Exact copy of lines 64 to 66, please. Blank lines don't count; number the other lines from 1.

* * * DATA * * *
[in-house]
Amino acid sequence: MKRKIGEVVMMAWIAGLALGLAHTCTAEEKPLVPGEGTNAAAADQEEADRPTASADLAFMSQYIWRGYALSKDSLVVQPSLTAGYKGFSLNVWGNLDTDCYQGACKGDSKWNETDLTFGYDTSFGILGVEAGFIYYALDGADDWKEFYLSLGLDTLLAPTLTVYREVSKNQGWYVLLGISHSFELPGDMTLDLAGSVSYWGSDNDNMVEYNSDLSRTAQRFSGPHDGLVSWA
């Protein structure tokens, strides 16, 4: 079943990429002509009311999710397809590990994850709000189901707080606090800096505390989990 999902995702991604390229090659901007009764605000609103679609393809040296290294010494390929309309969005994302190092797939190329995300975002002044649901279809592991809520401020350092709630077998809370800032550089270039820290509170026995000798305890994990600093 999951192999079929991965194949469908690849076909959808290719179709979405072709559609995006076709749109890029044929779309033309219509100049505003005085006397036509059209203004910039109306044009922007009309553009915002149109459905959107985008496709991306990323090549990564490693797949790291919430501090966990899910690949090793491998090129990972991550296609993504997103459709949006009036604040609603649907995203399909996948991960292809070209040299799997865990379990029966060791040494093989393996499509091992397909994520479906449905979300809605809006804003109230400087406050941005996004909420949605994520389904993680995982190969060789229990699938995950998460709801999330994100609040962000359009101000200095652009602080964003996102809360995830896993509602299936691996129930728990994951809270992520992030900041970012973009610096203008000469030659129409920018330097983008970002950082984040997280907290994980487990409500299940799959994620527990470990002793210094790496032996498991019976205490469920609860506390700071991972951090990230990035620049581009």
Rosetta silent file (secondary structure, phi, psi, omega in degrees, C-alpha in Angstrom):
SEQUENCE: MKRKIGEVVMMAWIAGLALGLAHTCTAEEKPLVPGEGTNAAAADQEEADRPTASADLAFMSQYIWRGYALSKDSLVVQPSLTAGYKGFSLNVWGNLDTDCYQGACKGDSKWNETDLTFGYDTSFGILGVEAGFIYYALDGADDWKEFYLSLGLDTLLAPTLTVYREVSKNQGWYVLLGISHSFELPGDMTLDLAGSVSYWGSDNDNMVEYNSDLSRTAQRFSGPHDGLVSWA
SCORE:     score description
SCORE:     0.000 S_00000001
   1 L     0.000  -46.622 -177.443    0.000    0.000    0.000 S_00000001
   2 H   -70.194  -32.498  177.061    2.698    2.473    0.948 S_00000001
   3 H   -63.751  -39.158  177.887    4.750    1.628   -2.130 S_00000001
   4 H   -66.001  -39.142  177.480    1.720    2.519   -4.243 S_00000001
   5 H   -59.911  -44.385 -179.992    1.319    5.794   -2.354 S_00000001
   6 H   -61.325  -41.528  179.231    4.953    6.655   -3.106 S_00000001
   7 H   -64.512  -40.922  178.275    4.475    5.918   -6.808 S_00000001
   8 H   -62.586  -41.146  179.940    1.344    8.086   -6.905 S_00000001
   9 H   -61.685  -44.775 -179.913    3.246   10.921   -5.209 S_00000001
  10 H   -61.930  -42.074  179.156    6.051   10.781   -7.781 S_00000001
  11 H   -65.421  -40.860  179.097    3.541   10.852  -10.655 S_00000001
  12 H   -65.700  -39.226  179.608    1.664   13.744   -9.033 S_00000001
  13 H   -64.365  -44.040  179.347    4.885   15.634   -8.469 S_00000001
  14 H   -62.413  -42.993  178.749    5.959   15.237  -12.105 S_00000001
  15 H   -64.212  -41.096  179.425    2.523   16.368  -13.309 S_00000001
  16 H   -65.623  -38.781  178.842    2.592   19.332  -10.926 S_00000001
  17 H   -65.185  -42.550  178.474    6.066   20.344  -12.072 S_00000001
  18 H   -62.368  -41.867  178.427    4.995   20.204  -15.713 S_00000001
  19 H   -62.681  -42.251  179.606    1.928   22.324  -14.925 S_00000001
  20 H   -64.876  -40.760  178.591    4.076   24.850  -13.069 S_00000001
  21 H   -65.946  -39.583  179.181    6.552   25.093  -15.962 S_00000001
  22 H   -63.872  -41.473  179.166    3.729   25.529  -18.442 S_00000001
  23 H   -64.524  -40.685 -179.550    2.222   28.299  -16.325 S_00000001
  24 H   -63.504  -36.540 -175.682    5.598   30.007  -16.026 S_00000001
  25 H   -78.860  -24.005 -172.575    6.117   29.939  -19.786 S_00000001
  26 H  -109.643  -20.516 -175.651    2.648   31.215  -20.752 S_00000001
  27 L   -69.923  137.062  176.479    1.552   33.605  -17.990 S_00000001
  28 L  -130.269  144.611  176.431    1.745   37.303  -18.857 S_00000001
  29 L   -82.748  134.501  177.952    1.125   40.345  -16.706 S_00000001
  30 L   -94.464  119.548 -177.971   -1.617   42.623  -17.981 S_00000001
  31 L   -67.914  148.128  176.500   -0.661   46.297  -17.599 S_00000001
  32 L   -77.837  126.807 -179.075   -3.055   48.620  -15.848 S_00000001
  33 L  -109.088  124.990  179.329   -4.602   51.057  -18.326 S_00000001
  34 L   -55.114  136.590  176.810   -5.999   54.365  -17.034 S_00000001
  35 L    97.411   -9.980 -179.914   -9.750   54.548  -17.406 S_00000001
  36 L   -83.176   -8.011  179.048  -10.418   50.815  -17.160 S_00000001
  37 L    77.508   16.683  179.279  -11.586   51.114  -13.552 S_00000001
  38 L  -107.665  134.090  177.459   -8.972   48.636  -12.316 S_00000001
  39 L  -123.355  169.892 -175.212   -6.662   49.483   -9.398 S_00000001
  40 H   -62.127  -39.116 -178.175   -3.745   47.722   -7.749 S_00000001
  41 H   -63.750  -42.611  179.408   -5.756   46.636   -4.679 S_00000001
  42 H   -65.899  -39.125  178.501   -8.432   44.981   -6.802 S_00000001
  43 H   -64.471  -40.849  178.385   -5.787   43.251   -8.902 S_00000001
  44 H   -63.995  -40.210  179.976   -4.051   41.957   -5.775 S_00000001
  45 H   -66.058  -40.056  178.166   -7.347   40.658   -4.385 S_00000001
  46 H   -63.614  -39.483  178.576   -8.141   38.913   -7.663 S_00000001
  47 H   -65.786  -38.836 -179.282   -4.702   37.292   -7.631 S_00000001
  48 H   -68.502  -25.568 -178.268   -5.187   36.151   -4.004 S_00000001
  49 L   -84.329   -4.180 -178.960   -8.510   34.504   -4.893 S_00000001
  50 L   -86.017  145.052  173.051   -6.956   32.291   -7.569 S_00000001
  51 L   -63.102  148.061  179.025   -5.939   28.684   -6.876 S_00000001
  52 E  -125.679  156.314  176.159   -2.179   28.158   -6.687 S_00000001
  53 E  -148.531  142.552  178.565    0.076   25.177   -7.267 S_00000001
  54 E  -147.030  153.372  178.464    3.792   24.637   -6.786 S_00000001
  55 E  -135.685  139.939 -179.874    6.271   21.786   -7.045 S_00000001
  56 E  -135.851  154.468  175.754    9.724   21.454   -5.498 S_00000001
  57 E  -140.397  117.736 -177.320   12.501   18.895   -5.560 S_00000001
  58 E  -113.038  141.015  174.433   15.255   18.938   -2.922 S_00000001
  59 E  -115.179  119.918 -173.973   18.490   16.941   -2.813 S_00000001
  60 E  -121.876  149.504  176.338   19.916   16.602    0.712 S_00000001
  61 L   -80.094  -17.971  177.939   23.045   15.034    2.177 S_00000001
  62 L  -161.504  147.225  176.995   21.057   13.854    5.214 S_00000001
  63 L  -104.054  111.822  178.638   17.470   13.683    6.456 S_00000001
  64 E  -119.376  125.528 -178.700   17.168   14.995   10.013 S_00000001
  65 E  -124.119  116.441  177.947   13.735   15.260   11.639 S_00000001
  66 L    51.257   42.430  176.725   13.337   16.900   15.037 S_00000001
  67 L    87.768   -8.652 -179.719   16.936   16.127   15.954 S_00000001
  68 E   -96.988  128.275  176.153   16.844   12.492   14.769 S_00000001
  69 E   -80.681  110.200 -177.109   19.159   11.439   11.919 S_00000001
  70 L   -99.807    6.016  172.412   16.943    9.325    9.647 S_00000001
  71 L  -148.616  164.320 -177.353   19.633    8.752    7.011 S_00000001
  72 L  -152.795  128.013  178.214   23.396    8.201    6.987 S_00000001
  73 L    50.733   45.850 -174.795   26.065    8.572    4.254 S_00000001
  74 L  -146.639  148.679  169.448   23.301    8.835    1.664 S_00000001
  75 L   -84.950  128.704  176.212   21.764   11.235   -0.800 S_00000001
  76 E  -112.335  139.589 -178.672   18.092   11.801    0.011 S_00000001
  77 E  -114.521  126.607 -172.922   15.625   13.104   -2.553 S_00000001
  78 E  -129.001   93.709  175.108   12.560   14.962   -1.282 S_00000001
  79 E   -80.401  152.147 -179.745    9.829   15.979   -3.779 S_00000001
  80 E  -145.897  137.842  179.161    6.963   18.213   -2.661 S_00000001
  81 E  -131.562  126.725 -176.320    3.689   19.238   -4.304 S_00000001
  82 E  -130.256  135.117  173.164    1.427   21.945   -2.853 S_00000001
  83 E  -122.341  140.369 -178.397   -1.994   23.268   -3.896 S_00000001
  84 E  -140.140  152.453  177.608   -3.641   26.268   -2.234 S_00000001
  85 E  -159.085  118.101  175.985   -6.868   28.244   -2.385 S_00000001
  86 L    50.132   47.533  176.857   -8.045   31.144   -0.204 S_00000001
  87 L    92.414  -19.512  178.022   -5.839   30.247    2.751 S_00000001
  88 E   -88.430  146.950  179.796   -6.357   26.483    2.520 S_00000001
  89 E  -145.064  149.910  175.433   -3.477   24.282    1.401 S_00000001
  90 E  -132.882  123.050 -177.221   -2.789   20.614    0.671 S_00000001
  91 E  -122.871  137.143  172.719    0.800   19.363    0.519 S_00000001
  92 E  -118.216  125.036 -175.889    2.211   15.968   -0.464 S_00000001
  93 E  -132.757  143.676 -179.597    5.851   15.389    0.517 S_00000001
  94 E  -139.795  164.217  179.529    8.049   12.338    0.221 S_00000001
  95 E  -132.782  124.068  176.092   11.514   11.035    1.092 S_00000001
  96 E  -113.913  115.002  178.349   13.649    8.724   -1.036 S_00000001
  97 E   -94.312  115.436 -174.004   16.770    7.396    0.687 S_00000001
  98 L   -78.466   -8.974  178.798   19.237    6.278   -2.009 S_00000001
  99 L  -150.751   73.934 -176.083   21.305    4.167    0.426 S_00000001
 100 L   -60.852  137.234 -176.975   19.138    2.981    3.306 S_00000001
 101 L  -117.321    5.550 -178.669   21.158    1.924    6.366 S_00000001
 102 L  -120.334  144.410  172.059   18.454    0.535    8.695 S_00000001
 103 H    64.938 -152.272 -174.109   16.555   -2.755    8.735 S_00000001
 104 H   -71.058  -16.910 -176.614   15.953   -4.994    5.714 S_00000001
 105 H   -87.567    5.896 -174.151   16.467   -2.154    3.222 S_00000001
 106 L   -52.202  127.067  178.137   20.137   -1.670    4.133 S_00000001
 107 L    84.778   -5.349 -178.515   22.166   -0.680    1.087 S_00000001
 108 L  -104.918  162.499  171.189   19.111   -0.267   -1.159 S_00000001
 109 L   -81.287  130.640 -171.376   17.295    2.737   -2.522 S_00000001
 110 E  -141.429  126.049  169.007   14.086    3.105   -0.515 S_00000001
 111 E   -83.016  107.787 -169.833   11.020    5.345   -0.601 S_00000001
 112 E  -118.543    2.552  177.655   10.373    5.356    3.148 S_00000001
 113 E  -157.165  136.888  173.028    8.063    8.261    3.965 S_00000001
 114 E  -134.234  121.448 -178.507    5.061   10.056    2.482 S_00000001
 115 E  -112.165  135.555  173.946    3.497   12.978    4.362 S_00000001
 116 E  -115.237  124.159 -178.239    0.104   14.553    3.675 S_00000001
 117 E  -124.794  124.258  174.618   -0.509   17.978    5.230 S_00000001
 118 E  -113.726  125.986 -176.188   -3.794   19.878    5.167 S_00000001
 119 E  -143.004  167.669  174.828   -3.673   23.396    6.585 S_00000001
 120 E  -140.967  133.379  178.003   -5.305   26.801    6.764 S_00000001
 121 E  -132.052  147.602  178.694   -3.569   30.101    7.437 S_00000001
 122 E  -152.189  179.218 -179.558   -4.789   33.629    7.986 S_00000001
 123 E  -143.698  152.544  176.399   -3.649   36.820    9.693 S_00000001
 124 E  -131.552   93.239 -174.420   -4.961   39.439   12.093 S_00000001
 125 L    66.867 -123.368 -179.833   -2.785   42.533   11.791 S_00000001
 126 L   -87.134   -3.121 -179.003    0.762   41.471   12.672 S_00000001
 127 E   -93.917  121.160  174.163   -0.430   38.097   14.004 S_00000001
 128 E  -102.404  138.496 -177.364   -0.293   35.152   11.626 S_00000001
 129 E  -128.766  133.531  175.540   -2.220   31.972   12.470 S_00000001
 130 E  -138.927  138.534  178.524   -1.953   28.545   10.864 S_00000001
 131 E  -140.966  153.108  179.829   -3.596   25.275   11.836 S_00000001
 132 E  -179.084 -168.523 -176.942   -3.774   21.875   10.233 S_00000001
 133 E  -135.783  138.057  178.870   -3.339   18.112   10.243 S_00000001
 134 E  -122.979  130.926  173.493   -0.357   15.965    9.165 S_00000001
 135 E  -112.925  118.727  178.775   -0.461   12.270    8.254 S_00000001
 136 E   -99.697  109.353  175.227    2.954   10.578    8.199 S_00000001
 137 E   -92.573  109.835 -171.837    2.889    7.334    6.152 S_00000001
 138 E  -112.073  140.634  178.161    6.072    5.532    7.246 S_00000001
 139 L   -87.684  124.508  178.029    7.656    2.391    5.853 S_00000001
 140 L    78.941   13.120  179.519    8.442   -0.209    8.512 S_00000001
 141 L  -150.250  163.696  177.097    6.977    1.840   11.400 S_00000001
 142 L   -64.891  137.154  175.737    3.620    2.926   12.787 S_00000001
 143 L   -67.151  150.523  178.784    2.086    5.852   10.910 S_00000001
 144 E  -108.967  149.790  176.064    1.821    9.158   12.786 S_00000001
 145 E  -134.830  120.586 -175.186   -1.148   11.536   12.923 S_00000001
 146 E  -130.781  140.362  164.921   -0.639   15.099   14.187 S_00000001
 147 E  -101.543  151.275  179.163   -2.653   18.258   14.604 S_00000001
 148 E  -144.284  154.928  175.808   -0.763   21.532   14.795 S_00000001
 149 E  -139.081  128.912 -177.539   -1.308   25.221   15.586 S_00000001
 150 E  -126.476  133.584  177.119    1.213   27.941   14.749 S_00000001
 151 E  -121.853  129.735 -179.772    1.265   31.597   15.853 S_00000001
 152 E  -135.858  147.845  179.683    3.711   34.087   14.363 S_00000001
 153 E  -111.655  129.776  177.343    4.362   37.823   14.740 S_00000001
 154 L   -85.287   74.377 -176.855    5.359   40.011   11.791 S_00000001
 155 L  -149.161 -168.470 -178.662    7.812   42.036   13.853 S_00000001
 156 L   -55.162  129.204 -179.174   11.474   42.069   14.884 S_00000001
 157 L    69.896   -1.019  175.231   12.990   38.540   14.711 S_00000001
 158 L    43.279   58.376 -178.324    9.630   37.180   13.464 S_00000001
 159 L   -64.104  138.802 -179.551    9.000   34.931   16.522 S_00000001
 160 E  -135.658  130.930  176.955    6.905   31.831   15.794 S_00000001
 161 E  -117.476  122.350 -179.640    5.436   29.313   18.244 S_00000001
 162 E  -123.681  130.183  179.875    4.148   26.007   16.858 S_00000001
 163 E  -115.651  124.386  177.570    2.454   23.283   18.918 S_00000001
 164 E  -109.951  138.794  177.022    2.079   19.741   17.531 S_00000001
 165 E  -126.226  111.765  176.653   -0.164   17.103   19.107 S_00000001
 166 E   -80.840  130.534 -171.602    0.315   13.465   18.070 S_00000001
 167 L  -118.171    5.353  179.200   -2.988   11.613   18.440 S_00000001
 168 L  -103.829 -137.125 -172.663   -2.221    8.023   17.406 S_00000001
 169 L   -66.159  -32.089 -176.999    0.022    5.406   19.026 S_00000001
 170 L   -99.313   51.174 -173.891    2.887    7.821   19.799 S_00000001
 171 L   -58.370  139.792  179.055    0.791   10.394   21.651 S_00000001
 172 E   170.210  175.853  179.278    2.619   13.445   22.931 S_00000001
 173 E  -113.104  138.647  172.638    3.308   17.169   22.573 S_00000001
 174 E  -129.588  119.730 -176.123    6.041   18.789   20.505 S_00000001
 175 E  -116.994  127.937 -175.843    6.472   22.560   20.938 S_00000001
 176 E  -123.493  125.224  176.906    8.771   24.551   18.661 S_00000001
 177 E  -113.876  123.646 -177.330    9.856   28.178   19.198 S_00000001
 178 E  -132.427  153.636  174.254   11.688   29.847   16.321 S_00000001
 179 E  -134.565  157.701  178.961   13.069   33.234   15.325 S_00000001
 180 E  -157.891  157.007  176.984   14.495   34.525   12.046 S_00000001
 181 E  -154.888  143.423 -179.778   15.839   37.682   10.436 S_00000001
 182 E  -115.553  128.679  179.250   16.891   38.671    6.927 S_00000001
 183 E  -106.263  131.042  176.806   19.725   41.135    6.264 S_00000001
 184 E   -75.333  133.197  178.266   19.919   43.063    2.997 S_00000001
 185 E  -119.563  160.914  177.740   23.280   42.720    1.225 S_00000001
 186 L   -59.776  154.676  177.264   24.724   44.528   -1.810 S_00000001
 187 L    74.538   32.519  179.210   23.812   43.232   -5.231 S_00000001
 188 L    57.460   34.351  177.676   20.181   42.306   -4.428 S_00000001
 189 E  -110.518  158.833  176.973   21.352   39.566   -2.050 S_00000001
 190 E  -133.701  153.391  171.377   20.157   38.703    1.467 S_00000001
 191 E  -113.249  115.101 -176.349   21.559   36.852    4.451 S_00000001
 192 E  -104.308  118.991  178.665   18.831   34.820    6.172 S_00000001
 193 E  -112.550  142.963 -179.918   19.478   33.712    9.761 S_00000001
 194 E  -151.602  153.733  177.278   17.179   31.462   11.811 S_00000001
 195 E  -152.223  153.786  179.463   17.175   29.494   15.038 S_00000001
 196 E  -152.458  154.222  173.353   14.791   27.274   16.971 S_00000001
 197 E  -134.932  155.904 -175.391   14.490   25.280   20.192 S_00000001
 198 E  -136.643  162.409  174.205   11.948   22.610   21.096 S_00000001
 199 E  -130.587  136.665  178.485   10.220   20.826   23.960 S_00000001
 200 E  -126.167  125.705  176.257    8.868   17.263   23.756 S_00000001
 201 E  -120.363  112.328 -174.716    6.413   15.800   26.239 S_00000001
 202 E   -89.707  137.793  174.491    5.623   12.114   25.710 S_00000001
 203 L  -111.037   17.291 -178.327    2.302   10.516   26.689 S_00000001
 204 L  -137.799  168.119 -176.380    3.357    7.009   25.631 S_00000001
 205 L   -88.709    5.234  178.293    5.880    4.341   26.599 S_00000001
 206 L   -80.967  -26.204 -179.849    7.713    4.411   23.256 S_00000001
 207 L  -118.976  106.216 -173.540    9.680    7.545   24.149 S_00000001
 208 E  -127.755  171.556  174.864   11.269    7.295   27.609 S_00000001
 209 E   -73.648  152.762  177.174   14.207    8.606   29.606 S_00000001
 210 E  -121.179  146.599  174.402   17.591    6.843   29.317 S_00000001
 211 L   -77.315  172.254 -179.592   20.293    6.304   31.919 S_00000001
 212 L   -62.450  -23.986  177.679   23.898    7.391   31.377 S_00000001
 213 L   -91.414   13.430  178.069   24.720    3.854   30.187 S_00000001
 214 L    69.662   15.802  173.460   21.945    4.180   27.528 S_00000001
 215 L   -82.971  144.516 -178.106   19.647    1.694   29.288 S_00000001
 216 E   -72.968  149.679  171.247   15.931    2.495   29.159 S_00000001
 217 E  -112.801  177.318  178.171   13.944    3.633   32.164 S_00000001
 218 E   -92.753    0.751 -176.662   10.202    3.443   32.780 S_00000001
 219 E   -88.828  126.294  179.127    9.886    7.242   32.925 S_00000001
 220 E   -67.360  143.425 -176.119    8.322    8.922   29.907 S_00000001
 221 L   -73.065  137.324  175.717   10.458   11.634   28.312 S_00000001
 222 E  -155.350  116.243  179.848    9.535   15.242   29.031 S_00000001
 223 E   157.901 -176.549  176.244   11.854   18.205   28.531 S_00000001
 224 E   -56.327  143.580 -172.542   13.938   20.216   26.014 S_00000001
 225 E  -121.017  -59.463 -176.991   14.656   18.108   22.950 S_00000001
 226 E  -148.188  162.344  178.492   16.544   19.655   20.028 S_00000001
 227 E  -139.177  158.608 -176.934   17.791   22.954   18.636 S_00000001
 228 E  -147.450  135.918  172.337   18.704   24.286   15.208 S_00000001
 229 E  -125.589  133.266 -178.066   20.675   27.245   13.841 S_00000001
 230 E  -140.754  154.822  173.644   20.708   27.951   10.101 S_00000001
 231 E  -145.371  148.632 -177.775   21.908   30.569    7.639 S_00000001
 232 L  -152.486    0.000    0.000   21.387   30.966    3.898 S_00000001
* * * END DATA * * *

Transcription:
  57 E  -140.397  117.736 -177.320   12.501   18.895   -5.560 S_00000001
  58 E  -113.038  141.015  174.433   15.255   18.938   -2.922 S_00000001
  59 E  -115.179  119.918 -173.973   18.490   16.941   -2.813 S_00000001